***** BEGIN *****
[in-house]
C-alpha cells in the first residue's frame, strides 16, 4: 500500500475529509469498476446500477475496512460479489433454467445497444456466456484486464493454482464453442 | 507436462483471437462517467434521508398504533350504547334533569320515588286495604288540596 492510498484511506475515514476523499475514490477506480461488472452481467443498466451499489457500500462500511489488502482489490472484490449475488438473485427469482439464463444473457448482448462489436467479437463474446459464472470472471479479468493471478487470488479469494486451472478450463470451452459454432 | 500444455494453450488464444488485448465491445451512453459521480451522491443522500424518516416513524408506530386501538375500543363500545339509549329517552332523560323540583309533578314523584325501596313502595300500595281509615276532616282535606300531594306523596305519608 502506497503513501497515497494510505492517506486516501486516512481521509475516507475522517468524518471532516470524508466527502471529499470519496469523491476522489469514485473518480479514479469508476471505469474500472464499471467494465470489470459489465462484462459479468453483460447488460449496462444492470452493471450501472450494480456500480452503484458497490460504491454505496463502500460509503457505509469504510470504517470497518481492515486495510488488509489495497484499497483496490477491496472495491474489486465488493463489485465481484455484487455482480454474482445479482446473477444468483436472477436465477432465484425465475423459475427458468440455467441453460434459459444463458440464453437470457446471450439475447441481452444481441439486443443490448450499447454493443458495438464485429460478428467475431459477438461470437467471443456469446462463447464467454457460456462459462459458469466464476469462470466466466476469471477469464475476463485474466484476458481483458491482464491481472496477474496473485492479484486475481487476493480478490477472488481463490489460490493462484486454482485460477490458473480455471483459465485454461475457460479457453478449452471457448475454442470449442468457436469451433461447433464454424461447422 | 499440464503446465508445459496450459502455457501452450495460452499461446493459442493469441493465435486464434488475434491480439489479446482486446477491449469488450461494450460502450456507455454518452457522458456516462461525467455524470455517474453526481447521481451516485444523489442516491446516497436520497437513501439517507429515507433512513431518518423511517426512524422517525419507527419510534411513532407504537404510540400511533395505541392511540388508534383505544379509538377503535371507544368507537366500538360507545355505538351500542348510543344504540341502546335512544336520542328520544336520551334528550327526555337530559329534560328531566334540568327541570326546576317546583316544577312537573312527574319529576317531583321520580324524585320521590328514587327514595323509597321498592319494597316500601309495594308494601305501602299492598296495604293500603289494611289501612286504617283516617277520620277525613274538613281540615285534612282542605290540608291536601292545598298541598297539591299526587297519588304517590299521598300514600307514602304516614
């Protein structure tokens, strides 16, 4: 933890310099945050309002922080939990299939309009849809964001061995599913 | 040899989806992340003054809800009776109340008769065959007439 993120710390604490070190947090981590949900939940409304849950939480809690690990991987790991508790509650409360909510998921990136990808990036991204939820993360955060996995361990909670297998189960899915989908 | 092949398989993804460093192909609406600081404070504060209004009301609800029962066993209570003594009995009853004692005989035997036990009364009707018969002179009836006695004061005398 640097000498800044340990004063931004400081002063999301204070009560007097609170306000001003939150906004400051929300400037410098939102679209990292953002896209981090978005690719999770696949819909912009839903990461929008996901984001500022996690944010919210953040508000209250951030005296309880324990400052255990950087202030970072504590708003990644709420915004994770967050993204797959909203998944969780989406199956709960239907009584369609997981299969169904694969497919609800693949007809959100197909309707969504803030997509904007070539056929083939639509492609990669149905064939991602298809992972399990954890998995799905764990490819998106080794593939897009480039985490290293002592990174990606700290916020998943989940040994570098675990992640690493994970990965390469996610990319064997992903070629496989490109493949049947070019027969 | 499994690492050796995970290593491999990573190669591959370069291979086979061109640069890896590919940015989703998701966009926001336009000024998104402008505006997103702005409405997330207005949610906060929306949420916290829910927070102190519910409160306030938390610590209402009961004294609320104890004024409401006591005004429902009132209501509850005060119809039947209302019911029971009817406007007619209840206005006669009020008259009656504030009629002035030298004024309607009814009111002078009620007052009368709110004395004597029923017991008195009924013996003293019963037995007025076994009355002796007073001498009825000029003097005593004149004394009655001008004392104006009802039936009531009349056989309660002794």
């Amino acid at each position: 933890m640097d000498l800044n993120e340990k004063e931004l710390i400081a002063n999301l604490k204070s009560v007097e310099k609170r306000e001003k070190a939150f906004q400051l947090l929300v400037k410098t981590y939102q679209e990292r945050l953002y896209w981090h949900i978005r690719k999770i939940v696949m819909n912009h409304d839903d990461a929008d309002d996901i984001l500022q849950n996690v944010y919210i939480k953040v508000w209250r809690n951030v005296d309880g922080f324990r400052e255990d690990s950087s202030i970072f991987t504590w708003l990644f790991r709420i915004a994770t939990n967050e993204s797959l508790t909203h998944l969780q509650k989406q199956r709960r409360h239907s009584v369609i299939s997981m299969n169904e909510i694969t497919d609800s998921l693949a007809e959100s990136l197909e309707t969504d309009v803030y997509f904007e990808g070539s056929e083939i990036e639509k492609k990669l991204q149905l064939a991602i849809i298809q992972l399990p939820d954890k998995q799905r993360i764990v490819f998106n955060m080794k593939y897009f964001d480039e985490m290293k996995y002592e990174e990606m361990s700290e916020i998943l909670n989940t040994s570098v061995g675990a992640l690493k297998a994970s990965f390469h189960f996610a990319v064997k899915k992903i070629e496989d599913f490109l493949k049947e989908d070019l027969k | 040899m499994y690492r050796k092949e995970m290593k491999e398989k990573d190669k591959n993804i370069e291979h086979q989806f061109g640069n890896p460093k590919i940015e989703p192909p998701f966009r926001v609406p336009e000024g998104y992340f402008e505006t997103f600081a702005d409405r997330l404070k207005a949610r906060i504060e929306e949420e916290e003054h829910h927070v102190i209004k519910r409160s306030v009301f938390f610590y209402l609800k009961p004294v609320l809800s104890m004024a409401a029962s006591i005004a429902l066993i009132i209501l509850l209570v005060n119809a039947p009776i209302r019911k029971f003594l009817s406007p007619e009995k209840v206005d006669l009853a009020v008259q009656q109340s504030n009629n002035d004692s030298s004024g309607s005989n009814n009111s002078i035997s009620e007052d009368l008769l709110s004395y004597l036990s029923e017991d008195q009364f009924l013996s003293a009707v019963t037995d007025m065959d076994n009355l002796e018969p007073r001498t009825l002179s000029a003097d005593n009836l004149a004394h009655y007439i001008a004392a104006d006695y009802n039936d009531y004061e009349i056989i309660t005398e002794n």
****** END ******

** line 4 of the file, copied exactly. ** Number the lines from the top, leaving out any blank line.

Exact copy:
């Amino acid at each position: 933890m640097d000498l800044n993120e340990k004063e931004l710390i400081a002063n999301l604490k204070s009560v007097e310099k609170r306000e001003k070190a939150f906004q400051l947090l929300v400037k410098t981590y939102q679209e990292r945050l953002y896209w981090h949900i978005r690719k999770i939940v696949m819909n912009h409304d839903d990461a929008d309002d996901i984001l500022q849950n996690v944010y919210i939480k953040v508000w209250r809690n951030v005296d309880g922080f324990r400052e255990d690990s950087s202030i970072f991987t504590w708003l990644f790991r709420i915004a994770t939990n967050e993204s797959l508790t909203h998944l969780q509650k989406q199956r709960r409360h239907s009584v369609i299939s997981m299969n169904e909510i694969t497919d609800s998921l693949a007809e959100s990136l197909e309707t969504d309009v803030y997509f904007e990808g070539s056929e083939i990036e639509k492609k990669l991204q149905l064939a991602i849809i298809q992972l399990p939820d954890k998995q799905r993360i764990v490819f998106n955060m080794k593939y897009f964001d480039e985490m290293k996995y002592e990174e990606m361990s700290e916020i998943l909670n989940t040994s570098v061995g675990a992640l690493k297998a994970s990965f390469h189960f996610a990319v064997k899915k992903i070629e496989d599913f490109l493949k049947e989908d070019l027969k | 040899m499994y690492r050796k092949e995970m290593k491999e398989k990573d190669k591959n993804i370069e291979h086979q989806f061109g640069n890896p460093k590919i940015e989703p192909p998701f966009r926001v609406p336009e000024g998104y992340f402008e505006t997103f600081a702005d409405r997330l404070k207005a949610r906060i504060e929306e949420e916290e003054h829910h927070v102190i209004k519910r409160s306030v009301f938390f610590y209402l609800k009961p004294v609320l809800s104890m004024a409401a029962s006591i005004a429902l066993i009132i209501l509850l209570v005060n119809a039947p009776i209302r019911k029971f003594l009817s406007p007619e009995k209840v206005d006669l009853a009020v008259q009656q109340s504030n009629n002035d004692s030298s004024g309607s005989n009814n009111s002078i035997s009620e007052d009368l008769l709110s004395y004597l036990s029923e017991d008195q009364f009924l013996s003293a009707v019963t037995d007025m065959d076994n009355l002796e018969p007073r001498t009825l002179s000029a003097d005593n009836l004149a004394h009655y007439i001008a004392a104006d006695y009802n039936d009531y004061e009349i056989i309660t005398e002794n």